Developing Resources

In one of the earliest blogs on this site, I wrote about how print-on-demand services and crowdfunding sites have made it easier to get game ideas into players’ hands. Even the best game idea in the world is still a long, LONG way from being a great game, however. Once you’ve hashed out your game design and played through a quick proof-of-concept version of your game, you’ve still got quite a bit of game development, illustration, graphic design, financing, production, and fulfillment to consider.

Just as print-on-demand services and crowdfunding make the financing, production, and fulfillment more attainable, the resources available to aspiring game developers are increasing as well. Since game development is a behind-the-scenes sort of activity, you’re unlikely to find dev groups in banner ads on Facebook or Board Game Geek, but a little bit of searching is sure to produce results, and once you start joining such groups, it’s easier and easier to find others.

  1. Facebook has multiple groups for folks who create Kickstarter projects, are involved specifically in game projects, or are involved in the game industry in a variety of capacities. Because these groups are online-only, they have the same strengths and weaknesses of other online-only groups. They have large communities where you can make some great contacts, but they also represent a very impersonal method of communication. If you find one particular group less receptive to new members, just look elsewhere.

2. There are also numerous groups for local game developer meetups. Their Facebook groups, forums, or email lists can be a bit tougher to find, but it’s well worth the effort. These groups can be an excellent resource, because they allow you to actually sit down together and test games! Different developers approach games in very different ways, so getting a broader perspective on your design can be a huge benefit to your game development process. As a bonus, local meetups also get around the impersonal nature of the online-only groups.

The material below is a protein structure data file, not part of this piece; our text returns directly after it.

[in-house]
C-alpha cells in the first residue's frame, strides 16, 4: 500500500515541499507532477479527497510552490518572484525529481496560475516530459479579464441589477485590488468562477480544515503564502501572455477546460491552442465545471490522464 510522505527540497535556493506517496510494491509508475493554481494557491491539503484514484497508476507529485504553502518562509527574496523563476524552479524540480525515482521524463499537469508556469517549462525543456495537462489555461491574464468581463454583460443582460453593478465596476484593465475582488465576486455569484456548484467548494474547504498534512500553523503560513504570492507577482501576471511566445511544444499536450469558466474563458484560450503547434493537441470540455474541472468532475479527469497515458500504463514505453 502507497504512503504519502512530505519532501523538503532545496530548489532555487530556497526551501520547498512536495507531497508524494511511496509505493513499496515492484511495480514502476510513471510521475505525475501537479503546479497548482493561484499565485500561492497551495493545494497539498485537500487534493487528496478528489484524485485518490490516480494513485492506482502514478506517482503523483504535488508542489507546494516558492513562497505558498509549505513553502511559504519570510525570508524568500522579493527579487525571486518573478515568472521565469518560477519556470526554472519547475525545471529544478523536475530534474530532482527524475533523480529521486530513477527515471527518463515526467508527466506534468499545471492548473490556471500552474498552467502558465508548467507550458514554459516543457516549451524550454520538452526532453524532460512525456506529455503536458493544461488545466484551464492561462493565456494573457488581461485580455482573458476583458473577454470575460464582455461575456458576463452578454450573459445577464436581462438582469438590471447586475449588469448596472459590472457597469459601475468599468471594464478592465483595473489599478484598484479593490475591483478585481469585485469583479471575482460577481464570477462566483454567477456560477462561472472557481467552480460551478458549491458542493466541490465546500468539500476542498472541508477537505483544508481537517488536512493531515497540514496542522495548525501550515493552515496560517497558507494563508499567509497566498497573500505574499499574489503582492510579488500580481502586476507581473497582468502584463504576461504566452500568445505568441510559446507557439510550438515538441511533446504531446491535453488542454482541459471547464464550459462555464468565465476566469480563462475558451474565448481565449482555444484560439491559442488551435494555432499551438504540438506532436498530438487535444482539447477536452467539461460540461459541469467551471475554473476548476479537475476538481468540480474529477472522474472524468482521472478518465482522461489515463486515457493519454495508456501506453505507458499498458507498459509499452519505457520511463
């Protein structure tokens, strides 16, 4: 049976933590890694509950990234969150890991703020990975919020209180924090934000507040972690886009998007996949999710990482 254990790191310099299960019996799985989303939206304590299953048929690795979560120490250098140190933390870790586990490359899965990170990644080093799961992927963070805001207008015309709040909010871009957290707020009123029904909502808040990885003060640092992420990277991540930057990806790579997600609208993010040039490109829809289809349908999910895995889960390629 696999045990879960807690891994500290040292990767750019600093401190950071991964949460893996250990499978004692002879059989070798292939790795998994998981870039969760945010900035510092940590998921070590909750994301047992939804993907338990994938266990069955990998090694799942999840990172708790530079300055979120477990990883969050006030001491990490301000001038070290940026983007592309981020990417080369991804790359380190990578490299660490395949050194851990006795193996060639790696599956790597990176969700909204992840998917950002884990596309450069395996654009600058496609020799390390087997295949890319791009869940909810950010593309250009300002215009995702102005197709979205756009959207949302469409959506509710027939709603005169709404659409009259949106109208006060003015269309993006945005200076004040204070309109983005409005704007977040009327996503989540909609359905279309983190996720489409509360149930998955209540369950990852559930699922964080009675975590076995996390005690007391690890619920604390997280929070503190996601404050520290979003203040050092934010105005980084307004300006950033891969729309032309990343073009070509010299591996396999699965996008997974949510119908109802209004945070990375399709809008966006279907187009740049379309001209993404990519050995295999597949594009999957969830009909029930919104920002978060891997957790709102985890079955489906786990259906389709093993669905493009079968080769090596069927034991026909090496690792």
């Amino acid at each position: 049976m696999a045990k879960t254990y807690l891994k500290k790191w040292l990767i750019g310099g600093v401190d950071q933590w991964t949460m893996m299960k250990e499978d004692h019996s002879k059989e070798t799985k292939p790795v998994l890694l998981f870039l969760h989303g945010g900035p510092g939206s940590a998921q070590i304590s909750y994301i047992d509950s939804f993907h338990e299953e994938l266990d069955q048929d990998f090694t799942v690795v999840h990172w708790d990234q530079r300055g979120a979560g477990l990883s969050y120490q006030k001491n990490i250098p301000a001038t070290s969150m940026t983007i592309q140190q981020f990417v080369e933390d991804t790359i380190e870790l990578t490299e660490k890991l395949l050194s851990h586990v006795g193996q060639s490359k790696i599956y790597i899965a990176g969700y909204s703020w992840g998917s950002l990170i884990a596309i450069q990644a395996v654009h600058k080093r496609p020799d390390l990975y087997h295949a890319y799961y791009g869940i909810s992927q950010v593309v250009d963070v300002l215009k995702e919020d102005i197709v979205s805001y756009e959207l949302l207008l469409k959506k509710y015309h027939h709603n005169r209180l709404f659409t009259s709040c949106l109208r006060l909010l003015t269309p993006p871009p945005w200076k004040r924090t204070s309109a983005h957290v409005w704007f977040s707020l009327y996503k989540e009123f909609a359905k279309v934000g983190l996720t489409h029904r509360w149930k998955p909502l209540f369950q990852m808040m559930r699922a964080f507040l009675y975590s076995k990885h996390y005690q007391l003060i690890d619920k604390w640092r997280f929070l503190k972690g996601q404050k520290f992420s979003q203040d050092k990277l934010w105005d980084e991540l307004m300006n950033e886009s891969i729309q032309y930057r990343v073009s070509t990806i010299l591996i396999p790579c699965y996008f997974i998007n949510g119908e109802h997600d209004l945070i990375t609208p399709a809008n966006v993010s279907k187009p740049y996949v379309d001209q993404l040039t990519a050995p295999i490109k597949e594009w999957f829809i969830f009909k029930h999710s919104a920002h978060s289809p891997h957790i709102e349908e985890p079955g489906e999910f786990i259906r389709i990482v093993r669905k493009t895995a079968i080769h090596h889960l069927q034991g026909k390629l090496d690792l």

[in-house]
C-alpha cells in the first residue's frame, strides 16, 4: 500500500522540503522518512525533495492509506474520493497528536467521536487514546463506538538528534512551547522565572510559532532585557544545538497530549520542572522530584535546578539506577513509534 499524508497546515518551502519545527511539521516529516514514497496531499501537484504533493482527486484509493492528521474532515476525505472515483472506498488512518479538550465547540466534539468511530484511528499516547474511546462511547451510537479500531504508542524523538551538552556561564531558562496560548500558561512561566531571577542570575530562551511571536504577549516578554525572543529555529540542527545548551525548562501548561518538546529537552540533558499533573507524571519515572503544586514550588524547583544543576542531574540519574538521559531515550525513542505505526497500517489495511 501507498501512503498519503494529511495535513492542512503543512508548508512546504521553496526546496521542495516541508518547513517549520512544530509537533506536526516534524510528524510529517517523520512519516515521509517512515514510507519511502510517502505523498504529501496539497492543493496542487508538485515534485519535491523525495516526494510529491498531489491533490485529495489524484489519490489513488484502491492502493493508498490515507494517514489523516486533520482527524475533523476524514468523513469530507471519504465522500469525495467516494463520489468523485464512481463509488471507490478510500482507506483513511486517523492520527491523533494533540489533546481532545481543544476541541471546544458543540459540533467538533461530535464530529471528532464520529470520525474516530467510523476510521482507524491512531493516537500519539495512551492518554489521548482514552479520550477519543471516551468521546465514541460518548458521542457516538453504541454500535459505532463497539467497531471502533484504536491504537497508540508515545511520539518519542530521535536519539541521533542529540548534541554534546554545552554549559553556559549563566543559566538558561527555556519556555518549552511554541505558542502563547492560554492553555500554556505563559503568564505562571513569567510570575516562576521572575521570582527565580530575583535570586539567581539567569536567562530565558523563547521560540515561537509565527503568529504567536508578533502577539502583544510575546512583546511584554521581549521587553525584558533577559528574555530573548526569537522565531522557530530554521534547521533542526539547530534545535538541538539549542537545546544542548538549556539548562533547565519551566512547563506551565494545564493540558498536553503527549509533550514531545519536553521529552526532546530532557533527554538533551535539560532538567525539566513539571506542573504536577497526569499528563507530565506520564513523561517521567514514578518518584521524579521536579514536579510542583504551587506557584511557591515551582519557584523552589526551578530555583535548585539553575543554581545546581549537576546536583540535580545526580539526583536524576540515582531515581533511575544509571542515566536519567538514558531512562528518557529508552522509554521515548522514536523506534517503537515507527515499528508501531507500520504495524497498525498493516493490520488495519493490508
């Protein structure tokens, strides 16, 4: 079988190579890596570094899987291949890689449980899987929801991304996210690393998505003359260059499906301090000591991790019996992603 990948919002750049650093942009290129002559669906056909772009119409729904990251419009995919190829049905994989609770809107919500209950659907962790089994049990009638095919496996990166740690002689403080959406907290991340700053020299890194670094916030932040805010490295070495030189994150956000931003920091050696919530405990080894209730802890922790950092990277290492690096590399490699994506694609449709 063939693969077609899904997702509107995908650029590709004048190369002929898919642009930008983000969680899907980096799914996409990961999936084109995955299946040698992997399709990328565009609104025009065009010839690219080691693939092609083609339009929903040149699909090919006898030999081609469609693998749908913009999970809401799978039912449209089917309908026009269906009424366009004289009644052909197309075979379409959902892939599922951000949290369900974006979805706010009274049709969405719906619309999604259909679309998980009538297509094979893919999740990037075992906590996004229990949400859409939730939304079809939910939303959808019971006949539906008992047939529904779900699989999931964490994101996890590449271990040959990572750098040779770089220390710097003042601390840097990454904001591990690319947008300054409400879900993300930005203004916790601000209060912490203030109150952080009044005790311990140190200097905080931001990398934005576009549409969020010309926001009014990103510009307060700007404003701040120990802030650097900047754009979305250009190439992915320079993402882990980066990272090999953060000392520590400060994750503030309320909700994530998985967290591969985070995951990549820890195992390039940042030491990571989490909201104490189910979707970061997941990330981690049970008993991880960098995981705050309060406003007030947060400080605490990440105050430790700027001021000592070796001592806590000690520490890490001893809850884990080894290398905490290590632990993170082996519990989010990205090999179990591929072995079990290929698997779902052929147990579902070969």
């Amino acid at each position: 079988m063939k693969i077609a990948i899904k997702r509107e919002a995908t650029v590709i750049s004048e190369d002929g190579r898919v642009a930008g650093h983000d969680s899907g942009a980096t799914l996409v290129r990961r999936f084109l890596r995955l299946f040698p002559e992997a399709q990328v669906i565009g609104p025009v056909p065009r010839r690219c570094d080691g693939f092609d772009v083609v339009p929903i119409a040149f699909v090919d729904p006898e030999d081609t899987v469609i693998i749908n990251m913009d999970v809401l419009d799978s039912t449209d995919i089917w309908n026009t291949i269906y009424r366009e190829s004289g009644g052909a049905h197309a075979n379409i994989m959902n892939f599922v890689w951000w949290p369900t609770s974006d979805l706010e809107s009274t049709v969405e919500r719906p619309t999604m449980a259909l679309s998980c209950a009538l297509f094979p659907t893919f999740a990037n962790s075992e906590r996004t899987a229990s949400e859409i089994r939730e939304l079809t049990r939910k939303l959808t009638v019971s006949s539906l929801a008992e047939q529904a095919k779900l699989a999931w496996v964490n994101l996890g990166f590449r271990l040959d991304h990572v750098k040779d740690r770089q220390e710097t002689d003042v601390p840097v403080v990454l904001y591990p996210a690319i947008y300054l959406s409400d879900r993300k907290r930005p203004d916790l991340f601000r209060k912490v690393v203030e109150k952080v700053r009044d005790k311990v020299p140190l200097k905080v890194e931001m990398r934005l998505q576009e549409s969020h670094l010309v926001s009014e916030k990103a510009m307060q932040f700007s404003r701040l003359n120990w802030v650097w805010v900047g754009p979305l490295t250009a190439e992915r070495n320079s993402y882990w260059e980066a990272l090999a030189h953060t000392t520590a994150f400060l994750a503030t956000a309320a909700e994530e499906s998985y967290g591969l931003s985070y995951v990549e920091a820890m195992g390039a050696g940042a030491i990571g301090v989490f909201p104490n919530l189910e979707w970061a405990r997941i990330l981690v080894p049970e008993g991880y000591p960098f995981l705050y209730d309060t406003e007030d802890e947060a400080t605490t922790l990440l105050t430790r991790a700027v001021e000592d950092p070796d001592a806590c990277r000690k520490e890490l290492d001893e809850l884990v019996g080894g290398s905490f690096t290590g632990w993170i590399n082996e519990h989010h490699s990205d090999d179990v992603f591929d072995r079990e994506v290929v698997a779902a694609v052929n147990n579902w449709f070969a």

3. The last resource I want to mention is organized online communities for game developers. Unpub is great example. They run playtest events at stores, conventions, and other venues all over the place. It’s a bit of a quiet season right now as I write this due to the holidays, but in the summer months, you can find multiple events weekend after weekend. You might also be able to find a more regional game development group in your area like Playtest Northwest in my backyard.

The right resource (or resources) for you will vary from person to person. Look at the folks involved, the type of community they have, and the sort of feedback you’ll be able to get on your development. For anyone in the Pacific Northwest, it’s hard for me not to recommend Playtest Northwest. Forgive me for the upcoming tangent, but these guys have a “core belief” message that’s tough to beat:

TEAM – Working as a team makes us all stronger. Designers, artists, playtesters, developers, and customers are all members of our project teams.

TRUTH – Always start from the truth, and the story never changes. Being open and honest shows respect for others and respect for yourself.

TRUST – Earn a person’s trust, and they’ll be with you always. We’re all human, and we all make mistakes – own them, fix them, and build stronger bonds.

Anyway, if you plan on making games or were just curious about how the proverbial sausage is made, I hope you enjoyed today’s blog. If you know of other resources for game developers or wanted to share some positive experiences you have had with a particular dev resource, we’d love to hear about it. Share in the comments below or over on Facebook with your thoughts!

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